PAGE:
The headquarters of the district chief lies beyond the TAAF, in Saint-Pierre on Réunion Island.c The Territory's principal station is Martin-de-Viviès on Île Amsterdam. The capital and headquarters of the Territorial administrator lies beyond the TAAF, in Saint-Pierre on Réunion Island; each district is headed by a district chief. Because there is no permanent population, there is no elected assembly, nor does the territory send representatives to the national parliament; the territory includes Amsterdam Island, Saint-Paul Island, Crozet Islands, the Kerguelen Islands in the southern Indian Ocean near 43°S, 67°E, along with Adélie Land, the sector of Antarctica claimed by France, named by the French explorer Jules Dumont d'Urville after his wife. Adélie Land and the islands, totaling 7,781 km2, have no indigenous inhabitants, though in 1997 there were about 100 researchers whose numbers varied from winter to summer. Amsterdam Island and Saint-Paul Island are extinct volcanoes and have been delineated as the Amsterdam and Saint-Paul Islands temperate grasslands ecoregion.
The highest point in the territory is Mont Ross on Kerguelen Island at 1,850 m. There are few airstrips on the islands, only existing on islands with weather stations, the 1,232 km of coastline have no ports or harbors, only offshore anchorages; the islands in the Indian Ocean are supplied by the special ship Marion Dufresne sailing out of Le Port in Réunion Island. Terre Adélie is supplied by Astrolabe sailing out of Hobart in Tasmania. However, the territory has a merchant marine fleet totaling 2,892,911 GRT/5,165,713 tonnes deadweight, including seven bulk carriers, five cargo ships, ten chemical tankers, nine container ships, six liquefied gas carriers, 24 petroleum tankers, one refrigerated cargo ship, ten roll-on-roll-off carriers; this fleet is maintained as a subset of the French register that allows French-owned ships to operate under more liberal taxation and manning regulations than permissible under the main French register. This register, however, is to vanish; the territory's natural resources are limited to fish and crustaceans.
Economic activity is limited to servicing meteorological and geophysical research stations and French and other fishing fleets. The main fish resources are Patagonian spiny lobster. Both are poached by foreign fleets; such arrests can result in heavy fines and/or the seizure of the ship. France sold licenses to foreign fisheries to fish the Patagonian toothfish; the territory takes in revenues of about €16 million a year. The French Southern Territories have been given the following country codes: FS and TF. France Outline of France French overseas departments and territories Administrative divisions of France Islands controlled by France in the Indian and Pacific oceans French colonial empire List of French possessions and colonies Wikimedia Atlas of the French Southern and Antarctic Lands Official website French Southern and Antarctic Lands – Official French website "French Southern and Antarctic Lands"; the World Factbook. Central Intelligence Agency. French Southern Territories at Curlie Southern & Antarctic Territories Crozet Archipelago Kerguelen Archipelago Terre Adélie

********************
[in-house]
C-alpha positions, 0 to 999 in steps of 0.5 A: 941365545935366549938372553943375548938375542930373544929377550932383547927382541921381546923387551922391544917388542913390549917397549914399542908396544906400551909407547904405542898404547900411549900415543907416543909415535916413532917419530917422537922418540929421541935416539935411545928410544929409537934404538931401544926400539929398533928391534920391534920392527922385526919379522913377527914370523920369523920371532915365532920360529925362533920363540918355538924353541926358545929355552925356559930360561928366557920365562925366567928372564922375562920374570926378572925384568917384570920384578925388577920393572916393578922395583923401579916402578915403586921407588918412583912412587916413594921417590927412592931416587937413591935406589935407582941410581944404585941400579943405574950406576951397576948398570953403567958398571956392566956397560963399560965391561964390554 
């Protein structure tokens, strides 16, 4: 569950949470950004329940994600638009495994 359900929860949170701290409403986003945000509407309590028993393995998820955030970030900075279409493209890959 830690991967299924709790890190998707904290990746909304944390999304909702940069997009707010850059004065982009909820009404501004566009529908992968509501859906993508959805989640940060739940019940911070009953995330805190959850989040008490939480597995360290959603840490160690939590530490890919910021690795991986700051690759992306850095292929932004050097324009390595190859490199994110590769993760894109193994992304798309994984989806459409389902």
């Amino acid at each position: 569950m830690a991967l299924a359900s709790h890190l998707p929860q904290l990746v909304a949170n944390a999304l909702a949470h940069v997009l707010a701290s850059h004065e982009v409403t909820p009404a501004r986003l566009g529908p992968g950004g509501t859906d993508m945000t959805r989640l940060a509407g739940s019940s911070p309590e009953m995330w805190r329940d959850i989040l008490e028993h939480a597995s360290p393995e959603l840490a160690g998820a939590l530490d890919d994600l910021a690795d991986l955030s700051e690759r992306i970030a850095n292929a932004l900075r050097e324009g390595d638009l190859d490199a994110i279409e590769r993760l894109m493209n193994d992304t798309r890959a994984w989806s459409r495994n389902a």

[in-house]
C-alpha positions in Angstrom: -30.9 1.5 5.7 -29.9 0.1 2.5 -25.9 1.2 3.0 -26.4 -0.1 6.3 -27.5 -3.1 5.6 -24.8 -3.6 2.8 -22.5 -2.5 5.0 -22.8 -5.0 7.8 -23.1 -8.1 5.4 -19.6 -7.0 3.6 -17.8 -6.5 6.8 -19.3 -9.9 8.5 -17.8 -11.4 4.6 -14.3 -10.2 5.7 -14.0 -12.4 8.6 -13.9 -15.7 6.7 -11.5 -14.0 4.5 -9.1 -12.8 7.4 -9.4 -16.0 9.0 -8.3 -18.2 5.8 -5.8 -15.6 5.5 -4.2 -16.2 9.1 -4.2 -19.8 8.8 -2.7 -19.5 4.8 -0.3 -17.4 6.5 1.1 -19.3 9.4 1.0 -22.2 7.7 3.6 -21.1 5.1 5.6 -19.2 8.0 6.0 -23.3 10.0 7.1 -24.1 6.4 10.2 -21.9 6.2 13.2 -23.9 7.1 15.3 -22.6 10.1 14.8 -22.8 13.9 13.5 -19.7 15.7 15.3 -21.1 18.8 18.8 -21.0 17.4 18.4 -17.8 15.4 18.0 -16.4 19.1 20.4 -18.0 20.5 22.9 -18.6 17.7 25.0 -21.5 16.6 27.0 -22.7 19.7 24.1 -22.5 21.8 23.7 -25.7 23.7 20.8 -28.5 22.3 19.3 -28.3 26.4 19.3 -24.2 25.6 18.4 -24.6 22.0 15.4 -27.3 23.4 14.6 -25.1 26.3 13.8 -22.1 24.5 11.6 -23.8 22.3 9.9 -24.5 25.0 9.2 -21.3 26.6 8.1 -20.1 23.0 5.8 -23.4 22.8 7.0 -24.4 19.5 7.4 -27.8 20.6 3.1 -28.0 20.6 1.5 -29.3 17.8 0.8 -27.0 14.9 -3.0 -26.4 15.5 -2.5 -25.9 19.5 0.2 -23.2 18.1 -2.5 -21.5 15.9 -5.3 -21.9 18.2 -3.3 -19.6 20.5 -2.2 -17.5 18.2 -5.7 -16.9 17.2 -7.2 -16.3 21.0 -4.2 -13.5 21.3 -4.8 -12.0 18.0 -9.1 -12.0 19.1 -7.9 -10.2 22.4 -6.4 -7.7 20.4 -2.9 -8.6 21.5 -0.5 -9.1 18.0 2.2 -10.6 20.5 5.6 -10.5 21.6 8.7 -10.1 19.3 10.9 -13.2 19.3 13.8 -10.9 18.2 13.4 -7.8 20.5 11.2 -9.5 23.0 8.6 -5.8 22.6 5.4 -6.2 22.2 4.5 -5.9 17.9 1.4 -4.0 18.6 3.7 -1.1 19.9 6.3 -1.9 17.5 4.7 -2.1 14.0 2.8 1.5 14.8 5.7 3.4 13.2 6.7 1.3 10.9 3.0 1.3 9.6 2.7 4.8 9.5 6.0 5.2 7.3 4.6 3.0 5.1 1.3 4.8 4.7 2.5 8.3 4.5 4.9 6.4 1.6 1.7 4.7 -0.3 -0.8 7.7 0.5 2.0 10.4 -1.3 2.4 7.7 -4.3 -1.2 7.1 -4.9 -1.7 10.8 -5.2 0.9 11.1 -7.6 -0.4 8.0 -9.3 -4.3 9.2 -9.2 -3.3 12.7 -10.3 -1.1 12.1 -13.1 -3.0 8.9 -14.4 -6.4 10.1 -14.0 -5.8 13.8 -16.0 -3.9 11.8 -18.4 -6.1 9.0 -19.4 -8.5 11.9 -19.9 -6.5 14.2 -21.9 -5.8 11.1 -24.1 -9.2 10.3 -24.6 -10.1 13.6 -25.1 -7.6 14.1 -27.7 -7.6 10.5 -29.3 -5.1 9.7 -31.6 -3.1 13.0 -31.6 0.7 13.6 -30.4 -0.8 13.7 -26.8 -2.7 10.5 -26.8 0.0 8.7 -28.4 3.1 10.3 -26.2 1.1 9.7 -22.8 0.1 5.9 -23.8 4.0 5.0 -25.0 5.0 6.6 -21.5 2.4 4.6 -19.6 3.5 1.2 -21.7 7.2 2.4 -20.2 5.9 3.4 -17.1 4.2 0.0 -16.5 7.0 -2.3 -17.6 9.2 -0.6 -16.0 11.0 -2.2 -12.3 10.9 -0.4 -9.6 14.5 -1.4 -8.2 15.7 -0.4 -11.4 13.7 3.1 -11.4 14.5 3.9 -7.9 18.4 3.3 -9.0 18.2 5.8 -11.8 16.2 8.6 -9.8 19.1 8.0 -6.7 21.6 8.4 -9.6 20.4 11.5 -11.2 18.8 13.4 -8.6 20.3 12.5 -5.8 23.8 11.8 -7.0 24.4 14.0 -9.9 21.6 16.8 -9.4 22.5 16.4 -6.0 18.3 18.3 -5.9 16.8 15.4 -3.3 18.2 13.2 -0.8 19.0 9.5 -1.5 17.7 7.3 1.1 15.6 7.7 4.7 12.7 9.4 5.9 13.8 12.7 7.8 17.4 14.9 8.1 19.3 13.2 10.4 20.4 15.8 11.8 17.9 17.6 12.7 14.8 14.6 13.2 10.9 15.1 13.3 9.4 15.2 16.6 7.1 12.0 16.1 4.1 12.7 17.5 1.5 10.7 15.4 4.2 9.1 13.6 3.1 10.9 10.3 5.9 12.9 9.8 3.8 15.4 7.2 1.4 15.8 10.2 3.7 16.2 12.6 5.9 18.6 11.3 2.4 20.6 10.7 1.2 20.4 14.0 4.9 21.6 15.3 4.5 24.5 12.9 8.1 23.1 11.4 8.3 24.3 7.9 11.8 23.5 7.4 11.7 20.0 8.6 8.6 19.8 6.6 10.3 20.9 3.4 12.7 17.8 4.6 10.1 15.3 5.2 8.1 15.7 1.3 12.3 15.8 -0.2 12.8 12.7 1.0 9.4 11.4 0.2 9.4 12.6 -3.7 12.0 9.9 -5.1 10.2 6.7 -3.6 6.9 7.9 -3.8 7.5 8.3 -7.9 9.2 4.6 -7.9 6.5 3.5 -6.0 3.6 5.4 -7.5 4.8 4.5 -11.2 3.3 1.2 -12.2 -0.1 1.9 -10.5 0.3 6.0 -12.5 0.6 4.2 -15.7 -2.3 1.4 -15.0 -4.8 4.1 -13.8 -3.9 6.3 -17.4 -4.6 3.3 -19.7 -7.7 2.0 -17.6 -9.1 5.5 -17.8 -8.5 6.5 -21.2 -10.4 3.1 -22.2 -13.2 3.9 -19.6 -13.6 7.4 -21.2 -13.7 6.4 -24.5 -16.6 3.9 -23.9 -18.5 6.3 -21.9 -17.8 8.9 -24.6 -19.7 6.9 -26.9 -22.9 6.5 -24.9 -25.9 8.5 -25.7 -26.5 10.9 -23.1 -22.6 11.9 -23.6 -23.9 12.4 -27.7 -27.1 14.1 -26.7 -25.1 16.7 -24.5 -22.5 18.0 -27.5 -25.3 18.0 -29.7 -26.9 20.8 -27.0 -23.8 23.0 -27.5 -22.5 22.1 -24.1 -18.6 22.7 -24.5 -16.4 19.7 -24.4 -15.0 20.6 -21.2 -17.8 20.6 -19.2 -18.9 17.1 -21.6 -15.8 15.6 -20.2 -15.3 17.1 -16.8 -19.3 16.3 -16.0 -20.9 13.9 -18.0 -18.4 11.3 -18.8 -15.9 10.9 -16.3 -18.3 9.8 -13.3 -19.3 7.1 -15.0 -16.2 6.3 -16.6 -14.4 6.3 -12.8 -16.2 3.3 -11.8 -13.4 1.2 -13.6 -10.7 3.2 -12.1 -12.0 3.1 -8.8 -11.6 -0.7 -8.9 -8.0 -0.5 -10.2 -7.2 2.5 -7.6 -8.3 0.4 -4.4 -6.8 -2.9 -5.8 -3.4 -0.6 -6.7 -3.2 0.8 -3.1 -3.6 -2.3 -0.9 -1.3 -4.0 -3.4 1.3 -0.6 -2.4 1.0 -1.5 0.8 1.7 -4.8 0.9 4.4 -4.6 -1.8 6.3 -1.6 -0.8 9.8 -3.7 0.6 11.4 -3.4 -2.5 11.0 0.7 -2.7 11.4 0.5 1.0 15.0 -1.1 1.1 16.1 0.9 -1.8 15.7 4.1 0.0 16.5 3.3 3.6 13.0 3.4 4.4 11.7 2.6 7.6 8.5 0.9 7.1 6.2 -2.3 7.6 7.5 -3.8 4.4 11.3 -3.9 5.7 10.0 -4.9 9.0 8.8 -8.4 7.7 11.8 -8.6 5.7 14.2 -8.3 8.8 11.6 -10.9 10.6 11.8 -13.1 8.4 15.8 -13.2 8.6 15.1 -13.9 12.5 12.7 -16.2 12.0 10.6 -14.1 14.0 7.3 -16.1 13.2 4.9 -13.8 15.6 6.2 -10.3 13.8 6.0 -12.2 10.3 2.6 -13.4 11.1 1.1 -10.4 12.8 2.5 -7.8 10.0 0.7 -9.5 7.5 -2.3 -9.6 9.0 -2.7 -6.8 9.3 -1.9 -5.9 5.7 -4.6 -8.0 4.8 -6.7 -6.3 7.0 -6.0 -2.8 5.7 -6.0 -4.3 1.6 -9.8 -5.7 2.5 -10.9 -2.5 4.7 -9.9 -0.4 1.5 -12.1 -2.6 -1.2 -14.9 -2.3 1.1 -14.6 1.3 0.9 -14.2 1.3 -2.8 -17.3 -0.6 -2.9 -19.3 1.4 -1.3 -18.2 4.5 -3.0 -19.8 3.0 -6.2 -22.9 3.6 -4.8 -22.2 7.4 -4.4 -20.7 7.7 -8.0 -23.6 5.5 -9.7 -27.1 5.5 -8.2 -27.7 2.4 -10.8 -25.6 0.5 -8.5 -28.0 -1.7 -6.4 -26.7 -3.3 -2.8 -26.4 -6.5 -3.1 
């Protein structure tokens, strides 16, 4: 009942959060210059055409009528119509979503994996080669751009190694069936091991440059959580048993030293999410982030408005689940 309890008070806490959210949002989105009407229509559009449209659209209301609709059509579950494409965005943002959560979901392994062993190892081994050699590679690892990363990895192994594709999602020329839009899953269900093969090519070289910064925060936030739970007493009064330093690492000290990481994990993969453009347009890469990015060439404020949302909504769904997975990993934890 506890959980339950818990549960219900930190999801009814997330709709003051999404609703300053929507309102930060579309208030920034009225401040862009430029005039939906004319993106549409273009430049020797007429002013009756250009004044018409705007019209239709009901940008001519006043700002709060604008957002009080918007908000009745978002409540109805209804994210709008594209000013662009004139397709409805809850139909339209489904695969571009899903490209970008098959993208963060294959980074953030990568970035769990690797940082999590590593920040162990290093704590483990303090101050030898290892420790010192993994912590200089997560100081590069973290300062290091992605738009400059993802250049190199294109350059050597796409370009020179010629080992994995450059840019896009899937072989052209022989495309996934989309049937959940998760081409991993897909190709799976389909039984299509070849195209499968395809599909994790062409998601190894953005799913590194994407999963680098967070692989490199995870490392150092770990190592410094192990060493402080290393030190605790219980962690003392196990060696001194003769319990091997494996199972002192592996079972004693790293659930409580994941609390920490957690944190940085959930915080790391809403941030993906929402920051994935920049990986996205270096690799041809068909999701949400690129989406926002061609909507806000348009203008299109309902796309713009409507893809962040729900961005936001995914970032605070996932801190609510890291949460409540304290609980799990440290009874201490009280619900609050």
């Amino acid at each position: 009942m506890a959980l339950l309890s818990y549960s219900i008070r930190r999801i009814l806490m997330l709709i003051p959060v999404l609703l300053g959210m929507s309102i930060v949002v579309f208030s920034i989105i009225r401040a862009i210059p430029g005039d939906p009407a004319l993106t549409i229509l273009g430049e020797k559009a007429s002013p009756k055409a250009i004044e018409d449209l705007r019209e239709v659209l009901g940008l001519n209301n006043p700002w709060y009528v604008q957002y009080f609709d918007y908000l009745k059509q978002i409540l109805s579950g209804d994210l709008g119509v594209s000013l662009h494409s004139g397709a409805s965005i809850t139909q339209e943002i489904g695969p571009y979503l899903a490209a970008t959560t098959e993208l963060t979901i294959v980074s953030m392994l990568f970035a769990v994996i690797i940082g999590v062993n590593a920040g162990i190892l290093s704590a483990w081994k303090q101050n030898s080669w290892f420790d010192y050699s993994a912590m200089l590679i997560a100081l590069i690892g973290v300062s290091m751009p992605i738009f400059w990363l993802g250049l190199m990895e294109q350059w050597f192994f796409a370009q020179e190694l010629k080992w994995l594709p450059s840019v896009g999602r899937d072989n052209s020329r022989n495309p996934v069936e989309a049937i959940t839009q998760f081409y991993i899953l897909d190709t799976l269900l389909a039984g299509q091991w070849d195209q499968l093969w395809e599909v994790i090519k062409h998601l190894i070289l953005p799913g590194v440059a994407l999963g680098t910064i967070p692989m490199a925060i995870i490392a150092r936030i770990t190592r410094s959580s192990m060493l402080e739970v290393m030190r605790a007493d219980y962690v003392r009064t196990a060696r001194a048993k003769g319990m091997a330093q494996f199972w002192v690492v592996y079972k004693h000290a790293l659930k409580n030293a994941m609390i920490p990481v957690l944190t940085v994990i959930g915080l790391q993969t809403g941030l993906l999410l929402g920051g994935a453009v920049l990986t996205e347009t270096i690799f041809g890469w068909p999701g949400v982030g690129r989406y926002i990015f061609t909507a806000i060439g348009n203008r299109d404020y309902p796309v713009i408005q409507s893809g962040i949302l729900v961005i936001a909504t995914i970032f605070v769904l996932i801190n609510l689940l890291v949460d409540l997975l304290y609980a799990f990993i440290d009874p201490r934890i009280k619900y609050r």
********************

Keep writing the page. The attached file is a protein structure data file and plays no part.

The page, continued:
An airport is an aerodrome with extended facilities for commercial air transport. Airports have facilities to store and maintain aircraft, a control tower. An airport consists of a landing area, which comprises an aerially accessible open space including at least one operationally active surface such as a runway for a plane to take off or a helipad, includes adjacent utility buildings such as control towers and terminals. Larger airports may have airport aprons, taxiway bridges, air traffic control centres, passenger facilities such as restaurants and lounges, emergency services. In some countries, the US in particular, they typically have one or more fixed-base operators, serving general aviation. An airport serving helicopters is called a heliport. An airport for use by seaplanes and amphibious aircraft is called a seaplane base; such a base includes a stretch of open water for takeoffs and landings, seaplane docks for tying-up. An international airport has additional facilities for customs and passport control as well as incorporating all of the aforementioned elements.
Such airports rank among the most complex and largest of all built typologies with 15 of the top 50 buildings by floor area being airport terminals. The terms aerodrome and airstrip may be used to refer to airports, the terms heliport, seaplane base, STOLport refer to airports dedicated to helicopters, seaplanes, or short take-off and landing aircraft. In colloquial use in certain environments, the terms airport and aerodrome are interchanged. However, in general, the term airport may imply or confer a certain stature upon the aviation facility that other aerodromes may not have achieved. In some jurisdictions, airport is a legal term of art reserved for those aerodromes certified or licensed as airports by the relevant national aviation authority after meeting specified certification criteria or regulatory requirements; that is to say, all airports are aerodromes, but not all aerodromes are airports. In jurisdictions where there is no legal distinction between aerodrome and airport, which term to use in the name of an aerodrome may be a commercial decision.
In United States technical/legal usage, landing area is used instead of aerodrome, airport means "a landing area used by aircraft for receiving or discharging passengers or cargo". Smaller or less-developed airfields, which represent the vast majority have a single runway shorter than 1,000 m. Larger airports for airline flights have paved runways of 2,000 m or longer. Skyline Airport in Inkom, Idaho has a runway, only 122 m long. In the United States, the minimum dimensions for dry, hard landing fields are defined by the FAR Landing And Takeoff Field Lengths; these include considerations for safety margins during takeoff. The longest public-use runway in the world is at Qamdo Bamda Airport in China, it has a length of 5,500 m. The world's widest paved runway is 105 m wide; as of 2009, the CIA stated that there were 44,000 "... airports or airfields recognizable from the air" around the world, including 15,095 in the US, the US having the most in the world. Most of the world's large airports are owned by local, regional, or national government bodies who lease the airport to private corporations who oversee the airport's operation.